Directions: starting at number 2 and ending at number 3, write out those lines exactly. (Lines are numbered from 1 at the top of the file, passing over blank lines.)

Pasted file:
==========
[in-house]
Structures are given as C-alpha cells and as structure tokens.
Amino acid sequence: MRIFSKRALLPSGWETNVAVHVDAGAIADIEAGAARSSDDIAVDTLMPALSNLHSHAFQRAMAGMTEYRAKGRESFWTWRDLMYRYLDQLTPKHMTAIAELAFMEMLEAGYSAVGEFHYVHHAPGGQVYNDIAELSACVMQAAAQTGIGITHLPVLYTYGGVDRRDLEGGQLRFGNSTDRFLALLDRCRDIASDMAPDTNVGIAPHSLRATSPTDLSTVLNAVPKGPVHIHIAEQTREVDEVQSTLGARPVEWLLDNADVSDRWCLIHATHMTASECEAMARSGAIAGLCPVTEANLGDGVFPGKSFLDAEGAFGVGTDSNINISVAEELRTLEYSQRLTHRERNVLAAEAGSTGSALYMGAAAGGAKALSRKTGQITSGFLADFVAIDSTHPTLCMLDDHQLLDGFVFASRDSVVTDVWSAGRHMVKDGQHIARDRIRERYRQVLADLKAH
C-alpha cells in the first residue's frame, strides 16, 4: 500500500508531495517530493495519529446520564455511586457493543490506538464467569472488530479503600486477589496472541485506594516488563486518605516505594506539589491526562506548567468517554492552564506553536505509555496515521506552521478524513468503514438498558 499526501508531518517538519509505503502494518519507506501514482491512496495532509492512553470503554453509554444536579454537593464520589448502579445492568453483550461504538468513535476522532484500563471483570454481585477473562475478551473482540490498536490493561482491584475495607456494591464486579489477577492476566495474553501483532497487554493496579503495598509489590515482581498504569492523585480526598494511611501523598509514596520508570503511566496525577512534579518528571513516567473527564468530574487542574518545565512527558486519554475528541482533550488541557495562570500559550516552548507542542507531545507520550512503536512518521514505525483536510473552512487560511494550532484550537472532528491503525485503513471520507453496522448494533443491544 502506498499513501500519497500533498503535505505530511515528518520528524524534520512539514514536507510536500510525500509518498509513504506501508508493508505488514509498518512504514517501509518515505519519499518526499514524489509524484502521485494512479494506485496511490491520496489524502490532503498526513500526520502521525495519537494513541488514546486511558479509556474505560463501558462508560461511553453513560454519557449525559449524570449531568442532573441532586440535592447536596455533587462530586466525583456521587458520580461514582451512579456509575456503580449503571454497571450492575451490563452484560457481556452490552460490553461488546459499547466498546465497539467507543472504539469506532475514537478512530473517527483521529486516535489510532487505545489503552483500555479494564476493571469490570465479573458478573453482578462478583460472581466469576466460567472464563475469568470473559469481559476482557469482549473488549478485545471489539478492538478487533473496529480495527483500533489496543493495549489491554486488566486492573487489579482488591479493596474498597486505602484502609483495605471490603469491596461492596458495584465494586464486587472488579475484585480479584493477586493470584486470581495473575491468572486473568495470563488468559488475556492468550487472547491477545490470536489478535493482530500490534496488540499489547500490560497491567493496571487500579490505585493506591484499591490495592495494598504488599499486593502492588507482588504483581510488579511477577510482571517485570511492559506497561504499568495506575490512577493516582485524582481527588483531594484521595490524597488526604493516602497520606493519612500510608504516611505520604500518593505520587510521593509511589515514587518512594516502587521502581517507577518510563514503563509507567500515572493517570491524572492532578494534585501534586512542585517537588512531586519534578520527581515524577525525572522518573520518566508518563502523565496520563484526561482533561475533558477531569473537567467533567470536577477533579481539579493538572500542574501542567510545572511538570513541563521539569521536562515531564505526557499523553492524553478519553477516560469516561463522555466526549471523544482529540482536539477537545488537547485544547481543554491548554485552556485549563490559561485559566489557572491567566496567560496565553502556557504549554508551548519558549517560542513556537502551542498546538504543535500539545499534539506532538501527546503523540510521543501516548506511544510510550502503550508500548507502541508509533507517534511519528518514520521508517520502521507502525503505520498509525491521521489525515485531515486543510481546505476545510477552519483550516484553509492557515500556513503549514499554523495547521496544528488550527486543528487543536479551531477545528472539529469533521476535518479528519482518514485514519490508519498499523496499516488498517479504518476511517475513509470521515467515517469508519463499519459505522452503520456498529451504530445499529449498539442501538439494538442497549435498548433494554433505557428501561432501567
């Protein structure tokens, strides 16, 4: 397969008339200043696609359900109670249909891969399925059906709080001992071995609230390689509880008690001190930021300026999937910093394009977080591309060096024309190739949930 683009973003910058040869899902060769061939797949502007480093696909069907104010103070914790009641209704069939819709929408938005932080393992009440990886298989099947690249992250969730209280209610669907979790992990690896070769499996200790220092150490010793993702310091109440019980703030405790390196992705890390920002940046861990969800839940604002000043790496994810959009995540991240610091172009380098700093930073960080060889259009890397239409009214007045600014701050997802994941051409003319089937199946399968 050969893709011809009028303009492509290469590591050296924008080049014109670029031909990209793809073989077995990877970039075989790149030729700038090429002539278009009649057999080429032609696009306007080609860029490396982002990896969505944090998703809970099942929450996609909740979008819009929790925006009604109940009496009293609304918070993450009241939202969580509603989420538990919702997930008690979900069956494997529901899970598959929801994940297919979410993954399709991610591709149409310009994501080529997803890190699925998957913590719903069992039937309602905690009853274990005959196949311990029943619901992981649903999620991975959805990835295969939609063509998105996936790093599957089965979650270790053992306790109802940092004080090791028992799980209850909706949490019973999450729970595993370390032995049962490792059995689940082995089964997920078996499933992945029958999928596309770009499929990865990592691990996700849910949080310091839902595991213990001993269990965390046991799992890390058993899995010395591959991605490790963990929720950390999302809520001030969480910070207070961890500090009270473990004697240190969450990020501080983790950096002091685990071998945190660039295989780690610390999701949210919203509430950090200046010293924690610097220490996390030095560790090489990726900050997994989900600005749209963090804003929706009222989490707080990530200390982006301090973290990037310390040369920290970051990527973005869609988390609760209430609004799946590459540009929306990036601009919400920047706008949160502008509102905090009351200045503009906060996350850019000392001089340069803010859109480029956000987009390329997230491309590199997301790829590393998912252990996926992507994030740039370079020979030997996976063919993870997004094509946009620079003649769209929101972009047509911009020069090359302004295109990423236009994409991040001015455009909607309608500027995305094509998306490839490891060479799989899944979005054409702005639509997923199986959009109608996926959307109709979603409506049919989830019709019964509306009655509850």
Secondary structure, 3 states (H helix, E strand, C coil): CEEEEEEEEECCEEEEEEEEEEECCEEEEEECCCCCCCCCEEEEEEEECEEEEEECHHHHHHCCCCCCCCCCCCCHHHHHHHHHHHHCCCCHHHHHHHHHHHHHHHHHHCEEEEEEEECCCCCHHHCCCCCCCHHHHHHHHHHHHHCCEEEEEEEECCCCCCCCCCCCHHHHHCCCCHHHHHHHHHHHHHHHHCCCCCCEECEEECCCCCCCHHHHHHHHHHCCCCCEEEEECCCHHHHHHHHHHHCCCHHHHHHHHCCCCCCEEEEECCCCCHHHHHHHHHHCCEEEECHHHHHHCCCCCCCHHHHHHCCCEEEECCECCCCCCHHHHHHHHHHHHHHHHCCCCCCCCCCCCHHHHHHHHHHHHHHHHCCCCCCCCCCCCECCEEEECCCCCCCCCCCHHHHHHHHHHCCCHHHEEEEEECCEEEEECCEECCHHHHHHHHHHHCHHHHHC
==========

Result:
Structures are given as C-alpha cells and as structure tokens.
Amino acid sequence: MRIFSKRALLPSGWETNVAVHVDAGAIADIEAGAARSSDDIAVDTLMPALSNLHSHAFQRAMAGMTEYRAKGRESFWTWRDLMYRYLDQLTPKHMTAIAELAFMEMLEAGYSAVGEFHYVHHAPGGQVYNDIAELSACVMQAAAQTGIGITHLPVLYTYGGVDRRDLEGGQLRFGNSTDRFLALLDRCRDIASDMAPDTNVGIAPHSLRATSPTDLSTVLNAVPKGPVHIHIAEQTREVDEVQSTLGARPVEWLLDNADVSDRWCLIHATHMTASECEAMARSGAIAGLCPVTEANLGDGVFPGKSFLDAEGAFGVGTDSNINISVAEELRTLEYSQRLTHRERNVLAAEAGSTGSALYMGAAAGGAKALSRKTGQITSGFLADFVAIDSTHPTLCMLDDHQLLDGFVFASRDSVVTDVWSAGRHMVKDGQHIARDRIRERYRQVLADLKAH